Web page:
AMD Radeon RX 7900 XTX clocks can go as high as 3.5 GHz in non … – TweakTown
Depending on the workload, it looks like AMD’s flagship RDNA 3 GPU, the Radeon RX 7900 XTX, can easily push beyond 3.0 GHz with clocks going as high as 3.5 GHz in Blender. These figures come from German outlet ComputerBase, using the Sapphire Radeon RX 7900 XTX Nitro+ model instead of AMD’s reference design.
Blender results from ComputerBase
The report notes that the card wasn’t entirely stable with these settings, but still, it’s an impressive showing for AMD’s flagship RDNA 3 card mainly because the official specs list a 2.5GHz boost clock frequency – a full 1 GHz lower than what was achieved here.
It’s also worth noting that these results were achieved at 374W of power, which equates to a 13% boost in frequency at around 20% more power usage than the reference model. Sapphire’s custom 7900 XTX features improved cooling compared to AMD’s design and is considered one of the best partner cards.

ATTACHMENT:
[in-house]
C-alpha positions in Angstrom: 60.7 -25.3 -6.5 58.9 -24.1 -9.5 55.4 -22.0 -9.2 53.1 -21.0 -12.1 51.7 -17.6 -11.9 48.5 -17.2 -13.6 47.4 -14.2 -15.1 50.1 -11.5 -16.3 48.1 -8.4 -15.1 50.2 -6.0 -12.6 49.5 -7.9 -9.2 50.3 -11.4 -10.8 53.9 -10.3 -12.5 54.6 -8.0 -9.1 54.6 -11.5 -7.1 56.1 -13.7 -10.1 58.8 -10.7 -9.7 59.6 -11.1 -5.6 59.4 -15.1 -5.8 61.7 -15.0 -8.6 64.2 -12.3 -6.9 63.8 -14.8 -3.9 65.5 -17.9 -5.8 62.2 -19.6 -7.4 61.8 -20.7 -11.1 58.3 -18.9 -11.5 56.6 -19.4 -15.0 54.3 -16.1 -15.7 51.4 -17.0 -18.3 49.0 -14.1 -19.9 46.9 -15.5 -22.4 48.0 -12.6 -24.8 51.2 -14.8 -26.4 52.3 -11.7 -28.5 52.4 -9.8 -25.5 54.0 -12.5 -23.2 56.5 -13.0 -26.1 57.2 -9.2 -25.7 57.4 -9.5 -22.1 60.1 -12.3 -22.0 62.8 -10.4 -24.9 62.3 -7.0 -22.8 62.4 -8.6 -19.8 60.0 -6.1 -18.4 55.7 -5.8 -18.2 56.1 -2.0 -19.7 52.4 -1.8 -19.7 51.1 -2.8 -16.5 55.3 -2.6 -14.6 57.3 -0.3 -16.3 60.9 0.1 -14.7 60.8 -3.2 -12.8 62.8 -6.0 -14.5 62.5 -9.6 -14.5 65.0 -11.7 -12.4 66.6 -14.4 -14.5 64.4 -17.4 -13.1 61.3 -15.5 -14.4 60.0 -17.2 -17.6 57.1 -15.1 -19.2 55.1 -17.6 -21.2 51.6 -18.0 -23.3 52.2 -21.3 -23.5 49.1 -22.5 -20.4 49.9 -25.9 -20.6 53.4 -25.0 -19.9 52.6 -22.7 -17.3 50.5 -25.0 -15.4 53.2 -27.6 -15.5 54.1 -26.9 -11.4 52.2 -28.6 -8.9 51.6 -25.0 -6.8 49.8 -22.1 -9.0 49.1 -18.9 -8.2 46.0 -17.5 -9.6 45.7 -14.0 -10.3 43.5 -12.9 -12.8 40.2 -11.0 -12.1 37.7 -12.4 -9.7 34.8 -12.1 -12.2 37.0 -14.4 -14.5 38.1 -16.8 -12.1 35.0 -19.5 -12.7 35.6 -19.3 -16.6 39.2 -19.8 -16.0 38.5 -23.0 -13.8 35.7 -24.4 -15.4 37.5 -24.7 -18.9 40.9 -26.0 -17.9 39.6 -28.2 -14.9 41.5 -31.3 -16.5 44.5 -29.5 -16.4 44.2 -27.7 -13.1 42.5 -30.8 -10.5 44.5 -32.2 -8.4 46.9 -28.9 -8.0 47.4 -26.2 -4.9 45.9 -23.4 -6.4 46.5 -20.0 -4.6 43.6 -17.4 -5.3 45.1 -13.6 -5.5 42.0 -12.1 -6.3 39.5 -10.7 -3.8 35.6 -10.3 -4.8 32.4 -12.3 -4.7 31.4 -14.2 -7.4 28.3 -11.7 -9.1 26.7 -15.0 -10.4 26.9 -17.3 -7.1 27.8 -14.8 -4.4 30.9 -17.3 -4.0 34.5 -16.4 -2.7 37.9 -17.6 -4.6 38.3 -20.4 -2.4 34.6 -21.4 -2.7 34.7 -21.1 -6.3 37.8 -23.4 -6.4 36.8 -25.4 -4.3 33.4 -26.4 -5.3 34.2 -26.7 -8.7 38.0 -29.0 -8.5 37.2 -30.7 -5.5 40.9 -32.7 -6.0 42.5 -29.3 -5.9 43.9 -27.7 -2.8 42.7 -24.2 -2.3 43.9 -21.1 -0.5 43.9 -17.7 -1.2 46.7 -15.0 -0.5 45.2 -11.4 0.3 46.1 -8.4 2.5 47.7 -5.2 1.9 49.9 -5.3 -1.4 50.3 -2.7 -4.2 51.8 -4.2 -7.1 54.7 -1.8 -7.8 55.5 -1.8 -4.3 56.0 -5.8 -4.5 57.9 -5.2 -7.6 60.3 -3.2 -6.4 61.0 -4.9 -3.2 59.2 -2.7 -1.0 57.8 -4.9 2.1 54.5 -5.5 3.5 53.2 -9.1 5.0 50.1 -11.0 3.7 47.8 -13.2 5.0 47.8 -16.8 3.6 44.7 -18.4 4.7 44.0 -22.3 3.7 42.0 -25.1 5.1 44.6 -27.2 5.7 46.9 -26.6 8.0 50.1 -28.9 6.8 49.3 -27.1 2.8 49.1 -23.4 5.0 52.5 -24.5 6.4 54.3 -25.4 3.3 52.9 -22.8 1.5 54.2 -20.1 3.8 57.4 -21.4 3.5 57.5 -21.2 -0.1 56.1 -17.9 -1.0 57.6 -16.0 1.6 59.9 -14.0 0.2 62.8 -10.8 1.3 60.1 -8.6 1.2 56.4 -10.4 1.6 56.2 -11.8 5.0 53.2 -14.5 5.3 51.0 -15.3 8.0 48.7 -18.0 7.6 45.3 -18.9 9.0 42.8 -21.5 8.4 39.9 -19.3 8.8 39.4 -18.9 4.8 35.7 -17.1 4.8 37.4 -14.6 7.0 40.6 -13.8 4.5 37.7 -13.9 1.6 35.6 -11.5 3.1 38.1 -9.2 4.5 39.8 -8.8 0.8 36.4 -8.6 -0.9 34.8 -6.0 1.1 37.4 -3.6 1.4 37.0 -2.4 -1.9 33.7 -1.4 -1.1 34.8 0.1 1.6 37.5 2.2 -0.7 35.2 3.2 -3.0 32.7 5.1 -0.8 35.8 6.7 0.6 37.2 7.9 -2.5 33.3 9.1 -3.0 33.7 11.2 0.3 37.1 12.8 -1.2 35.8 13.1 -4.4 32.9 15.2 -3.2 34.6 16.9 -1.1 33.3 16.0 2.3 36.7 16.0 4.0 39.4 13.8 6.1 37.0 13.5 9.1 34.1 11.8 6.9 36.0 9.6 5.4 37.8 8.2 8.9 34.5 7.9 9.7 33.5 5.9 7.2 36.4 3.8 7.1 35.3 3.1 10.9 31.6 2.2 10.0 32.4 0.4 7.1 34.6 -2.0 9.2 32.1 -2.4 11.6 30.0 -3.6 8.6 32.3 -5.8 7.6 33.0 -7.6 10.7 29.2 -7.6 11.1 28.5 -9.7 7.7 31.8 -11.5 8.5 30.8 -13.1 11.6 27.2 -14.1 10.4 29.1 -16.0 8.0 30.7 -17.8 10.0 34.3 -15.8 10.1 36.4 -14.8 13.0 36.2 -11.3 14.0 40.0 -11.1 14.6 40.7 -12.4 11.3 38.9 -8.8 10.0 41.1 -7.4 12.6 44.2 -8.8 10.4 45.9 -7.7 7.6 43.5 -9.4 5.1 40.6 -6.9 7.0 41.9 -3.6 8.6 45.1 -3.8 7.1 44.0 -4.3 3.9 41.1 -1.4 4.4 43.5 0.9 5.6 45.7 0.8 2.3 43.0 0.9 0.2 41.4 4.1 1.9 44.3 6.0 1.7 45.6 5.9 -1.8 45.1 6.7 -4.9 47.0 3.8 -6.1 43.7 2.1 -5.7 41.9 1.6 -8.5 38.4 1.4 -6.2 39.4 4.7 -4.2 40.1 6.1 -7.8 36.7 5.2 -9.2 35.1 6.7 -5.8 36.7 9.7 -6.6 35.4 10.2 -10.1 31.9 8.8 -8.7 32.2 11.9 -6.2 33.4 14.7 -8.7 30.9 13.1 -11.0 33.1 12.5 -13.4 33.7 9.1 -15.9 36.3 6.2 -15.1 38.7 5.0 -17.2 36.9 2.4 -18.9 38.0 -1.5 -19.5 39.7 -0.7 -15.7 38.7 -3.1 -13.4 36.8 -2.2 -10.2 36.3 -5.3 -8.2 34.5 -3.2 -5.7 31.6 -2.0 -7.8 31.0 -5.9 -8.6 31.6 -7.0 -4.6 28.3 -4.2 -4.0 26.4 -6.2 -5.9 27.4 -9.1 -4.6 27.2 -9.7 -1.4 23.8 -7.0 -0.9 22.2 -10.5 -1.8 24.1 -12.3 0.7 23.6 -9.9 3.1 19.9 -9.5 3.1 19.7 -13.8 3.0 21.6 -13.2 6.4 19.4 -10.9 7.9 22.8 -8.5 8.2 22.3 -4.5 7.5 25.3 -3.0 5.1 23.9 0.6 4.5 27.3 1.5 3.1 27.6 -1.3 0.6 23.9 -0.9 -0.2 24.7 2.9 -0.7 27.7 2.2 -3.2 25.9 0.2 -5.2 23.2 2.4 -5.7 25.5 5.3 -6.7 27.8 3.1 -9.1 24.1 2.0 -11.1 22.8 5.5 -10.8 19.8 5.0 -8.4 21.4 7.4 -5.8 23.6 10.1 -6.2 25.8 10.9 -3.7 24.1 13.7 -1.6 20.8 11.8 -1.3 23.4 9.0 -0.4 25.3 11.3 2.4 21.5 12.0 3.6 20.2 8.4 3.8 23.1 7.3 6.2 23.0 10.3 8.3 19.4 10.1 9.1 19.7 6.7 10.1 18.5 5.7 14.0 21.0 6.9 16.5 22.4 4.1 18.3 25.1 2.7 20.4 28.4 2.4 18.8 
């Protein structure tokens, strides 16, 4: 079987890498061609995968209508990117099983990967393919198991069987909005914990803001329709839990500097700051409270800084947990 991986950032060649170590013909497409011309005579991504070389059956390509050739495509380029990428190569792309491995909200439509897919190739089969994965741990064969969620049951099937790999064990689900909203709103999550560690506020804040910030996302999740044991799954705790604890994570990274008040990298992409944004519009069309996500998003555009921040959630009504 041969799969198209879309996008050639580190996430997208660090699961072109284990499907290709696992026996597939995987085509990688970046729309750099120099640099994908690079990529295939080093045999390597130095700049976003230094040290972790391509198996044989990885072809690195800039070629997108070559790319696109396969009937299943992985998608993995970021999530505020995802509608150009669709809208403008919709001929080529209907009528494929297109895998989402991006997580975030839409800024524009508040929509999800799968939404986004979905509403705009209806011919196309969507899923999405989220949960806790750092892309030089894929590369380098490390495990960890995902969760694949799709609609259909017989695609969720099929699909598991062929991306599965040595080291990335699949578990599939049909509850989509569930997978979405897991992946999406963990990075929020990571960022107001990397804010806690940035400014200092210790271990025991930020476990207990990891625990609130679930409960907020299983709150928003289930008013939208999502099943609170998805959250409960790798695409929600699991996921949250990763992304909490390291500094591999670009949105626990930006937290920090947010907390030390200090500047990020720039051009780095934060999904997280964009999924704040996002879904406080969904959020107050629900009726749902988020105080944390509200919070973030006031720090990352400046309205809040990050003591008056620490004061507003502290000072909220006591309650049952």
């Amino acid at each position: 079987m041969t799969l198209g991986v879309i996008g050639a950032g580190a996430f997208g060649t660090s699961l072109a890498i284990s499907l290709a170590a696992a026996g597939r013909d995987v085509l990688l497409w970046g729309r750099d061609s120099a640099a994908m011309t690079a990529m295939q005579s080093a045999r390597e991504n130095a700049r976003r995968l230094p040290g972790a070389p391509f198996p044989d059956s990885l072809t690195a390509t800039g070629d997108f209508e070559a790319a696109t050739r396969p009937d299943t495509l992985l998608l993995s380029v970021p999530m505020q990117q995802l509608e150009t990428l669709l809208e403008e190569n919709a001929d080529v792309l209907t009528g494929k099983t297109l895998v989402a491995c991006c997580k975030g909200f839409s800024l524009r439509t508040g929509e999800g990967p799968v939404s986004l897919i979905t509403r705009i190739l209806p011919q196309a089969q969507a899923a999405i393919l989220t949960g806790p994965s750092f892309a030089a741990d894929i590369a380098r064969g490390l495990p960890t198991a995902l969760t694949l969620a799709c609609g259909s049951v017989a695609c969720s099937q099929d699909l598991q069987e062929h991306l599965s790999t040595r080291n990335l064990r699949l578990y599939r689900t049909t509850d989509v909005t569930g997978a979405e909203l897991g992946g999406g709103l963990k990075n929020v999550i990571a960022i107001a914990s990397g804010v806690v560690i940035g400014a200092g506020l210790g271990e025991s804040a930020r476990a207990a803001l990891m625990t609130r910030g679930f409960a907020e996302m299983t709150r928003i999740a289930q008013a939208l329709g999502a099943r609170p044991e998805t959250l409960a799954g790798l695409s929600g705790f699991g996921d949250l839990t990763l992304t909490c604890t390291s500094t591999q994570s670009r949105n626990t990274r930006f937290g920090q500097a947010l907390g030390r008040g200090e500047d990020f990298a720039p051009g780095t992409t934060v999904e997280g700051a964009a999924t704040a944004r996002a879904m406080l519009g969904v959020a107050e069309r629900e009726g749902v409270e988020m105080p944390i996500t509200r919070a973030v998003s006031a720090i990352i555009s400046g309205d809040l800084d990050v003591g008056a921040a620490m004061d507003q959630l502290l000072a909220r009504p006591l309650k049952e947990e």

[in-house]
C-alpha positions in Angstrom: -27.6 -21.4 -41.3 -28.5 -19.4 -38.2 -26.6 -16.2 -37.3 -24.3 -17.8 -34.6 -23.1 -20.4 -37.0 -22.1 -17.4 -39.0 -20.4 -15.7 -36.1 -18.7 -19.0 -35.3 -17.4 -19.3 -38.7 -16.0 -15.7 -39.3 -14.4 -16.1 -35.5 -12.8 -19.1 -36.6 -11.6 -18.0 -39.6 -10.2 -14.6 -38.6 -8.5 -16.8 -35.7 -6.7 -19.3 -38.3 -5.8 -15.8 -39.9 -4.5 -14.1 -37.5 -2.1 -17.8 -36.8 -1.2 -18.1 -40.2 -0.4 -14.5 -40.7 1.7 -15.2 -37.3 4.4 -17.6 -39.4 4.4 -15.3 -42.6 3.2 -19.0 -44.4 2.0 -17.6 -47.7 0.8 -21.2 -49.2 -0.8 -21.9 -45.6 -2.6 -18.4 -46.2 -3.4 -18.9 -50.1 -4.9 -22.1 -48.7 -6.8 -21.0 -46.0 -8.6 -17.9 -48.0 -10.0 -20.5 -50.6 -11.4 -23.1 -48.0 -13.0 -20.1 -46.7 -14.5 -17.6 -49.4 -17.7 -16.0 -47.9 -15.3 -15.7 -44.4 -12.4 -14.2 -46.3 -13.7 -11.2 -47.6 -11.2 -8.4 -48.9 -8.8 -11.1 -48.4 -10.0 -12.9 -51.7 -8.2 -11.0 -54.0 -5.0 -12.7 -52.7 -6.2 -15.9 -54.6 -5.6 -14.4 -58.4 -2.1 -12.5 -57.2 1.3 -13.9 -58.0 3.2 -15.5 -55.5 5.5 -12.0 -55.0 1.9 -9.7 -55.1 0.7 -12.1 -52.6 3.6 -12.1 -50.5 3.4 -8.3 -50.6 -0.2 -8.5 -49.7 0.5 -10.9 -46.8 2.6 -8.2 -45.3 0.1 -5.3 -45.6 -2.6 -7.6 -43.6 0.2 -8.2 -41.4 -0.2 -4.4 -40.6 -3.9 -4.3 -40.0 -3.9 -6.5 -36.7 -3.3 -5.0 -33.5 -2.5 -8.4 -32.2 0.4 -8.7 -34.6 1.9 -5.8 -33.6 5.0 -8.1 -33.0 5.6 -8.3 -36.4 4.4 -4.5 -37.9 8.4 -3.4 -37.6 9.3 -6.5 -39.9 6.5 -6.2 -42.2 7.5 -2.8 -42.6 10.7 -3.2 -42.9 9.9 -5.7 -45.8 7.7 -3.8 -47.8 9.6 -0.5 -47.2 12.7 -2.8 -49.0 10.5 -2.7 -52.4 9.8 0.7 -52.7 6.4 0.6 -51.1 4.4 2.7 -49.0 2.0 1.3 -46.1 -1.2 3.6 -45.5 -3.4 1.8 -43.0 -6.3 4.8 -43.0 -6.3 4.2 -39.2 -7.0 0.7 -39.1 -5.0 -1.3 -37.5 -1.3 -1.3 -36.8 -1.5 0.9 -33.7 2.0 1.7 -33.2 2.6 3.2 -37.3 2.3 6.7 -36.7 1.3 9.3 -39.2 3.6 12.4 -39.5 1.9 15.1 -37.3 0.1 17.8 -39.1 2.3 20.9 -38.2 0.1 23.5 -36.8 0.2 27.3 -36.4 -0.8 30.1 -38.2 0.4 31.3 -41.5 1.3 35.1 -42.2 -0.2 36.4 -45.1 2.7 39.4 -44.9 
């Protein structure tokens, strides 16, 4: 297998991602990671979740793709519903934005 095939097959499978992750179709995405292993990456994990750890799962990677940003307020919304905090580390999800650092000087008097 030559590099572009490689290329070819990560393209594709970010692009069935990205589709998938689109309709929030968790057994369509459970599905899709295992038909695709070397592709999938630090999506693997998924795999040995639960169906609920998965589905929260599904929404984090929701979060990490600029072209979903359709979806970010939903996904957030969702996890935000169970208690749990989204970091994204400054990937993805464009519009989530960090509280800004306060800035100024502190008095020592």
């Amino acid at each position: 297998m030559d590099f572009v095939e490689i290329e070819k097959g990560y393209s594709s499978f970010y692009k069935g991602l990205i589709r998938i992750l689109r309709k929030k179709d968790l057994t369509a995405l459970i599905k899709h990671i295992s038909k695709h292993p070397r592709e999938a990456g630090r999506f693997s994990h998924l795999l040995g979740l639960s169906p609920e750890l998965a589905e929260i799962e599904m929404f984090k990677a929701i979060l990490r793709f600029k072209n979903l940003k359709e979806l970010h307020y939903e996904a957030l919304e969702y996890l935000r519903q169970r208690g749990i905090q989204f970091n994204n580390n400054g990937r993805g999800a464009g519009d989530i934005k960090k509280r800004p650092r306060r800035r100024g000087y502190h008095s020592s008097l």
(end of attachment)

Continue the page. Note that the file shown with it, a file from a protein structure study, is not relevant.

Sapphire Nitro+ AMD Radeon RX 7900 XTX
One of the reasons it doesn’t achieve these results when it comes to gaming is that the 7900 XTX features a hard 500W power limit, and when testing titles like Metro Exodus and Tiny Tina’s Wonderlands, we can see the card hitting the 500W limit. And seeing the power draw get that high when overclocking doesn’t make it seem all that worth it.
As we’ve only seen the Navi 31 entries of the new RDNA 3 range, it’ll be interesting to see if one of the lower-end RDNA 3 cards will push 3.0 GHz out of the box. As lower-end RDNA 2 cards were clocked higher than top models, there’s a chance this could happen.
Kosta might be a relatively new member of TweakTown, but he’s a veteran gaming journalist that cut his teeth on well-respected Aussie publications like PC PowerPlay and HYPER back when articles were printed on paper. A lifelong gamer since the 8-bit Nintendo era, it was the CD-ROM-powered 90s that cemented his love for all things games and technology. From point-and-click adventure games to RTS games with full-motion video cut-scenes and FPS titles referred to as Doom clones. Genres he still loves to this day. Kosta is also a musician, releasing dreamy electronic jams under the name Kbit.
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